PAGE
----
“Corporate social responsibility is a hard-edged business decision. Not because it is a nice thing to do as because it is a nice thing to do it…. because it is good for our business, (Niall Fitzerald, 2003).”

The economist plotted CSR’s effect on profits against its effects on social welfare. If CSR raised profits, it was nothing but, “borrowed virtue” the magazine grumbled, doing good at expense of shareholders. If it grew profits while reducing social welfare. It was pernicious and if it reduced both, it was nothing short of delusional. If, however, CSR produced a win- win increase in social welfare and profits. At the same time, it was simply good management.

Bureaucracy

A bureaucracy is hierarchical administrative system designed to deal with large quantities of work, in a routine manner, largely by adhering to a set of strict and impersonal rules, according to Oxford Dictionary of Business Management. “It is characterized by its permanence and stability, its body of experience and precedent and its absence of a reliance on individuals.”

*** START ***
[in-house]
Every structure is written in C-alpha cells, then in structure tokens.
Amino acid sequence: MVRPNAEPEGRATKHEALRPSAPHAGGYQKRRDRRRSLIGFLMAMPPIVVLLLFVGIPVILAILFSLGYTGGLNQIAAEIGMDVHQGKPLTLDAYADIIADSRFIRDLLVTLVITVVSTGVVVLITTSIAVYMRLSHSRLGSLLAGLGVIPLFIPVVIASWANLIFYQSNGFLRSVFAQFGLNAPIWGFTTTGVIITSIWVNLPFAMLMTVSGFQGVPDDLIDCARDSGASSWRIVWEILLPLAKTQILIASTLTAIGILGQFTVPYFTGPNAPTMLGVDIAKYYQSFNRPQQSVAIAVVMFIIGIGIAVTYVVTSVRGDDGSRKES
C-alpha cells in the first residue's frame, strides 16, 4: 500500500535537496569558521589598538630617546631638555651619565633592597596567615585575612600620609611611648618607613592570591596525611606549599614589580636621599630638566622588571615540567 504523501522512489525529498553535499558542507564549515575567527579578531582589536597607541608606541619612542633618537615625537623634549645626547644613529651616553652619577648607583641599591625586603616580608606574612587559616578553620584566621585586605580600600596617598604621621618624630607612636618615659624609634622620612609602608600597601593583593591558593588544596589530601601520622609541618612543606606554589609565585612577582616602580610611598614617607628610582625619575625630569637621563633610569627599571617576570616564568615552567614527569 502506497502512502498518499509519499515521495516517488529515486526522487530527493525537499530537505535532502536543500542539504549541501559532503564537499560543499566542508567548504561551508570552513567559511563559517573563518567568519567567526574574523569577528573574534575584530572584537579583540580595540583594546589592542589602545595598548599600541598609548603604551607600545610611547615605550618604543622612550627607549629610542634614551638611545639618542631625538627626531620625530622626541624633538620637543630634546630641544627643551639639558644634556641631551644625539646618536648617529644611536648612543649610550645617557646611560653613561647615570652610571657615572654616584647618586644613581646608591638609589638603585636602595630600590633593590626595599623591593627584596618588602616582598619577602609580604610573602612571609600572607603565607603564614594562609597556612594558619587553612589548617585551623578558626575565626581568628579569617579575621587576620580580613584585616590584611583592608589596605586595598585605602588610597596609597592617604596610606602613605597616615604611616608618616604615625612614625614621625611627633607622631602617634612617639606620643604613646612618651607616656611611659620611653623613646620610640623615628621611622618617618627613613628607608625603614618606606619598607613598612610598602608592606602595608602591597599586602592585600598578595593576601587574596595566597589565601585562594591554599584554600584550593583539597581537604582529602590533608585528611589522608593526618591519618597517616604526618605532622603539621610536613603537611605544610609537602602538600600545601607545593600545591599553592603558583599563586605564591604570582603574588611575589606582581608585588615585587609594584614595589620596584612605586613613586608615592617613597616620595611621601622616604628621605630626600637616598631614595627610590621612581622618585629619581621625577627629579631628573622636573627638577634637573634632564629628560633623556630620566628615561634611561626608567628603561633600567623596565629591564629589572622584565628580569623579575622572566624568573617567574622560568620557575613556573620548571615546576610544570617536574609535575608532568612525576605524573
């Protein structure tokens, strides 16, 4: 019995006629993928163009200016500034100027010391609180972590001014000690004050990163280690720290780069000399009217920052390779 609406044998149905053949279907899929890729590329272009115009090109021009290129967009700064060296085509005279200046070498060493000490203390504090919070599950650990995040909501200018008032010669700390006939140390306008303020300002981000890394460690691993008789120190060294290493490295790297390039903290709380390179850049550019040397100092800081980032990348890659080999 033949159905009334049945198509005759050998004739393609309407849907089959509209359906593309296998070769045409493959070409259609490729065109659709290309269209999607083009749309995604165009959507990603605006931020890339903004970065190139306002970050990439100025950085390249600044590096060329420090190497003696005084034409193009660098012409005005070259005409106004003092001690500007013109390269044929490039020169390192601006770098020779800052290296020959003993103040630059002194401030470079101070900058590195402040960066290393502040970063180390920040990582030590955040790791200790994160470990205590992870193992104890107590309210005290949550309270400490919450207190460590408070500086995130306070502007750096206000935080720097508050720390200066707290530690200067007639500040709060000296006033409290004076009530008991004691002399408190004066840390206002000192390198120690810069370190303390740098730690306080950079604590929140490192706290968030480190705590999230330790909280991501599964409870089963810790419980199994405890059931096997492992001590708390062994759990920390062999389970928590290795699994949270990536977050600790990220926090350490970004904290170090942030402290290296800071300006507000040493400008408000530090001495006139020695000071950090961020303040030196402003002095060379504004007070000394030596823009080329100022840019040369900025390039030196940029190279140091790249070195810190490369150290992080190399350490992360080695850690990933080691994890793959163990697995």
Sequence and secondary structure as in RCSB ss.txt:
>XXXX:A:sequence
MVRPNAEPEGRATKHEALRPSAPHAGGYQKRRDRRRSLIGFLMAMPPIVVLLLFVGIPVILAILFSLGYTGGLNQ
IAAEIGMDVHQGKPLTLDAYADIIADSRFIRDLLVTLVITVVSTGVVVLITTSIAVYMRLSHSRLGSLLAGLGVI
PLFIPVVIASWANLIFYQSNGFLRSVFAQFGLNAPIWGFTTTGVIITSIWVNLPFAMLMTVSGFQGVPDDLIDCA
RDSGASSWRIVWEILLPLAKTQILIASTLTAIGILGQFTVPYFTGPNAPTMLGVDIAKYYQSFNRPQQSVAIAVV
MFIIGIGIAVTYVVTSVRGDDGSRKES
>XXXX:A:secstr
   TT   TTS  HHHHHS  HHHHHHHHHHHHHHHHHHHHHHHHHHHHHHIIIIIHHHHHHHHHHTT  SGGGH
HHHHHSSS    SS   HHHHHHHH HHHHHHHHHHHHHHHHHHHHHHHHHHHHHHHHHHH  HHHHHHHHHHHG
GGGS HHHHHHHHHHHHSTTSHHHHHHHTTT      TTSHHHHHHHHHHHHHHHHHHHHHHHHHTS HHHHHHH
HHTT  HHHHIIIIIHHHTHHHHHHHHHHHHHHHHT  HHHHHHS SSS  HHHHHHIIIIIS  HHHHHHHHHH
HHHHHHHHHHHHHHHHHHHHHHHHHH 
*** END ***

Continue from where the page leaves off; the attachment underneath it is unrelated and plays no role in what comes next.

Mintzberg who made his name studying how managers really spend their time, also thought about organisational structures. In his 1979 book, the structuring organisation, he defined four fundamentals types. There were determined, using a two-by-two matrix that plotted the nature of their work environment (simple or complex) against their pace of change (stable or dynamic). The resulting classifications were the machine bureaucracy, the professional bureaucracy, the entrepreneurial start-up and adhocracy. Mintzberg argues that each were fundamentally different mechanism to co-ordinate its activities, adding that power resides among different groups within each type.